Saturday, 15 December 2012

Greek Delight, Turkish Tragedy, October 1912....Game Number 27

Evzones in campaign dress during the Balkan War

This blog post came about as a result of the generosity of Mr Fox. Every so often he has a clear out from his collection of wargames magazines as he now has most of them on disc. His usual MO is to cut out those articles of interest and pass them on to whosoever has an interest in that particular period. I have received numerous bits and pieces from him over the years in this fashion and very handy much of it has proven to be.  The scenario I am running in the following post is based on such an article concerning the Battle of Sarantoporou fought between the Greeks and the Turks at the the start of the Balkan War in 1912.

Historically the Greek Army of Thessaly, consisting of six infantry divisions, a cavalry brigade and four independent Evzone battalions, under the command of the Crown Prince Constantine crossed the frontier and manged to push back the Turkish covering forces to the previously prepared fortified positions in the Sarantaporon Passes. The terrain favoured the Turks and the passes were easily defended by the smaller force they had available of some 25 battalions (11 of which were reserve formations), 24 guns and three machine gun companies under the command of Tahsin Pasha. Many of the Turkish formations were under strength and so holding the positions was the only viable option for the Turkish command.  The positions had been constructed under German supervision before the war and the Turkish plan was for the frontier force to fall back to it.

The Greek army duly pushed the Turks back to the fortifications and engaged the main force with the 1st, 2nd and 3rd Divisions. Meanwhile, the 4th and 5th Divisions probed to the west with a view to outflanking the Turkish defensive line. While the centre was occupied (and sustaining heavy casualties from the Turkish artillery) the flanking attack succeeded in driving the Turks away and so, faced with potential encirclement, the remaining Ottoman troops abandoned the key Sarantaporon pass, leaving virtually all their artillery behind. German Field Marshal Von Der Goltz had confidently proclaimed that the passes would be the 'Graveyard of the Greek Army'. Events proved to be otherwise.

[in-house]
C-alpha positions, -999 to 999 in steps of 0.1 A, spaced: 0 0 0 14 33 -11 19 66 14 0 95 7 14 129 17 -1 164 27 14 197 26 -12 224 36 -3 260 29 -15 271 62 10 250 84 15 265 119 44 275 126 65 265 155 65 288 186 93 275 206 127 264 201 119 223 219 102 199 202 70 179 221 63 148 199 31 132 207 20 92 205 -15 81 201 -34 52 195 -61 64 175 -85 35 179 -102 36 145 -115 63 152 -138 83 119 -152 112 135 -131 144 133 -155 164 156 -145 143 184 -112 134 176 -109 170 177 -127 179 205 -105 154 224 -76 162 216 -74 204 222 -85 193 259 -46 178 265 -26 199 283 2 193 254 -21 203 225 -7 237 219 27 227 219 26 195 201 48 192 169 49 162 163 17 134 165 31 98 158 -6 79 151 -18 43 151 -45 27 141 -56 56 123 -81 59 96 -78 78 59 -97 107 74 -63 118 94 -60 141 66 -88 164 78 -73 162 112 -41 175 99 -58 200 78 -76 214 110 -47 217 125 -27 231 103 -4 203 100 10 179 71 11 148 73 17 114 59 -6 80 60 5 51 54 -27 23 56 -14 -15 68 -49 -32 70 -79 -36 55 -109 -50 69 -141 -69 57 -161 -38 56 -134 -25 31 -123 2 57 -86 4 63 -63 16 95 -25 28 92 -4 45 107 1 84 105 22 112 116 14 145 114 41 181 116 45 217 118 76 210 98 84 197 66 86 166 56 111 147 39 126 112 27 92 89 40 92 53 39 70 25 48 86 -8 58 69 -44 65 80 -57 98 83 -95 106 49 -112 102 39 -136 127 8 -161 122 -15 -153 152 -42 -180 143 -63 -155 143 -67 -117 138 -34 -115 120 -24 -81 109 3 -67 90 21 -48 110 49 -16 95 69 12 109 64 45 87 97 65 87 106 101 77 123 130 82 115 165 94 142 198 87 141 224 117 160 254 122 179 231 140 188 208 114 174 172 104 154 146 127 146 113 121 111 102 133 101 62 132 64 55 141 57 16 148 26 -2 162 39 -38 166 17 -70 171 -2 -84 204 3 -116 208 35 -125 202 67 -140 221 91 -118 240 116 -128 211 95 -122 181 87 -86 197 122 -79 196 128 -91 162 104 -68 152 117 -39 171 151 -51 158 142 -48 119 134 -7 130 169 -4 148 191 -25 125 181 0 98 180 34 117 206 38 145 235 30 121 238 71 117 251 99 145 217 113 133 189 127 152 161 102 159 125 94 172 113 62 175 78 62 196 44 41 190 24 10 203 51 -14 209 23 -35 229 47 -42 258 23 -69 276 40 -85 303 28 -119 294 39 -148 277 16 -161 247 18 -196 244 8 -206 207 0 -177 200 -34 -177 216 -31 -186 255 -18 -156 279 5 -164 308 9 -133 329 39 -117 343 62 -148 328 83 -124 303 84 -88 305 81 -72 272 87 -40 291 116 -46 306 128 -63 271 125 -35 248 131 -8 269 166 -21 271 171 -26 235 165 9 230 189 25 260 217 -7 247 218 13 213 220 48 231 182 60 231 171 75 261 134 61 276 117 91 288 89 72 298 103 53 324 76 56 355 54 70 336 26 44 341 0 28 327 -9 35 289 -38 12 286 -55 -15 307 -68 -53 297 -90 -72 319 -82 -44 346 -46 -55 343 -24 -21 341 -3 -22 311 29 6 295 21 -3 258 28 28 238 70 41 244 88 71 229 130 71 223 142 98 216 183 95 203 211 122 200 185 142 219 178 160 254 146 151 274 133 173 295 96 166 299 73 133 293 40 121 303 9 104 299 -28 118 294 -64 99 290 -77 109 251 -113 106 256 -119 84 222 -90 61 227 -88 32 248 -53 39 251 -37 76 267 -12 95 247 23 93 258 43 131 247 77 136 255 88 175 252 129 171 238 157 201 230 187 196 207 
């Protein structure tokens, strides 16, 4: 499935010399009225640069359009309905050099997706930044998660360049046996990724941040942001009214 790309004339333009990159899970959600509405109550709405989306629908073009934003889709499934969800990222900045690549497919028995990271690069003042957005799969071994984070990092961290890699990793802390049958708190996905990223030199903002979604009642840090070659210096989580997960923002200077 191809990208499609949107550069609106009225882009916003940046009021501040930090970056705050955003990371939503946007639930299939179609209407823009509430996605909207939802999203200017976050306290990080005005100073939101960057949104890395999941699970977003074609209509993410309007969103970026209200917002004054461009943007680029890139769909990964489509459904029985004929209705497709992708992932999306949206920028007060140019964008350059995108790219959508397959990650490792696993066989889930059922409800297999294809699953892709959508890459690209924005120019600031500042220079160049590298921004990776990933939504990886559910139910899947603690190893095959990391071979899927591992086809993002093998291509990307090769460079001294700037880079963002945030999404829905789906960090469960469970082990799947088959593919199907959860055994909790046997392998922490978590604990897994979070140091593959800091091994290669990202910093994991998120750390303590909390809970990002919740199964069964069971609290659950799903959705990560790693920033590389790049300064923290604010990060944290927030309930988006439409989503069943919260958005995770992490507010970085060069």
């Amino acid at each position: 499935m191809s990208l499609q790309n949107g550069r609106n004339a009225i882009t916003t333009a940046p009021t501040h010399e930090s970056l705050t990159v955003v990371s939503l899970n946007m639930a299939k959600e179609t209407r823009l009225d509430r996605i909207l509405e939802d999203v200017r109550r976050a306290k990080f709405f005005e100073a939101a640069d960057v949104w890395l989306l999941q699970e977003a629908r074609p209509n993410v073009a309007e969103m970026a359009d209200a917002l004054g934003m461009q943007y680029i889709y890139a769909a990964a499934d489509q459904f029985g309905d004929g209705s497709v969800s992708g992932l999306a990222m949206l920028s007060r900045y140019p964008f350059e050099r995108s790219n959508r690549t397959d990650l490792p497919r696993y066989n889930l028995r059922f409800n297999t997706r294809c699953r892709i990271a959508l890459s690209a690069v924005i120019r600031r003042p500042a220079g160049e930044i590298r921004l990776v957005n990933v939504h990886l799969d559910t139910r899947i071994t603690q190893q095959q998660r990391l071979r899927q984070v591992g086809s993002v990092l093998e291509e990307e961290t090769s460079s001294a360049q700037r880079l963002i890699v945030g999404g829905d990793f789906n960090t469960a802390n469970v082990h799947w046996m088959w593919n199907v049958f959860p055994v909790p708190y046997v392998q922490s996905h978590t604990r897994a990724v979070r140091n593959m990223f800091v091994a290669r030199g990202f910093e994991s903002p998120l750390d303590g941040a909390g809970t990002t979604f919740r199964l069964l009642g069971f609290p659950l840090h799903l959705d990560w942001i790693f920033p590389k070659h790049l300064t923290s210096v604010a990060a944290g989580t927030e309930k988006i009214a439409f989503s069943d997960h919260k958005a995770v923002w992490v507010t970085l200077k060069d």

The game was fought using Bob Cordery's memoir of Battle rules with some minor changes. I made use of the exhaustion level idea and also allowed machine gun units to deploy in a hex with another unit, together with making the Turkish infantry strength 3 instead of the usual 4 - and that was the extent of the changes.

The Greeks

1 x Commander (1)
7 x Infantry (4)
1 x Cavalry (3)
1 x Machine Gun (2)
2 x Artillery (2) - 2 field

38 Strength Points, Exhaustion Level 13

The Turks

1 x Commander (1)
5 x Infantry (3) - 3 points each as they were under strength.
1 x Machine Gun (2)
2 x Artillery (2) - 1 field, 1 heavy

22 Strength Points, Exhaustion Level 8

The initial set up - the Greeks are at the bottom of the picture. Note the central Turkish position and the Greek flanking force on the left.

The main Greek force preparing to force the main pass.

The Greek flanking force - two infantry divisions and the cavalry brigade.

Turn 1. The Greek 1st and 2nd Division advance to engage the Ottoman position and come under Turkish rifle and artillery fire. Each side suffers casualties, with the Greek attack coming off worse.

Turn 2. Both sides artillery get into their stride with the Turkish machine guns being knocked out by a combination of field guns and rifle fire with the two Greek infantry units sustaining further casualties.

Turn 3. While the attack in the centre falters, over on the left the Greek infantry advance and the cavalry charge into the entrenched Turks.

Turn 4. The Greek attack on the left destroys first one Turkish infantry unit and severely damages the remaining one. Although the attack in the centre has faltered the Turkish flank has been driven in and so the main position can be outflanked at leisure. The Turks have been defeated and so the stain on Greece's honour dating back to 1897 has been removed!

The final scores - Greece 8, Turkey 10.

That was very quick indeed but in four turns more or less followed the historical action almost to the letter. The Greek attack in the centre was plastered with rifle fire and artillery and duly faltered. The left flank attack  made cunning use of the initiative (in fact the Greeks won the initiative on every turn) in order to carry the position - added by some poor Turkish dice rolls - and this proved to be the key to the Turkish defensive line. 

I really enjoyed revisiting Memoir of Battle and the rules worked very well for this action. The one thing that has come out of this though is that I need to get some mountainous looking terrain - I believe that Hexon make some rocky outcrops - as this part of the world is quite craggy.

All in all then, a very pleasant way to pass an hour or so.


The Angry Lurker said...

Definitely a good use of an hour.

Ray Rousell said...

Great info on the battle! I was rooting for the Greeks!

David Crook said...

Hi Fran,

I certainly thoughts so - it made a pleasant diversion from all the Xmas stuff anyway!

All the best,


David Crook said...

Hi Ray,

It made a nice change to use them rather than the more usual Bulgarians. There are a couple of tweaks I want to add into the rules but they certainly give a fast game and with the all important 'feel' factor.

It mirrored the history rather nicely I thought.

All the best,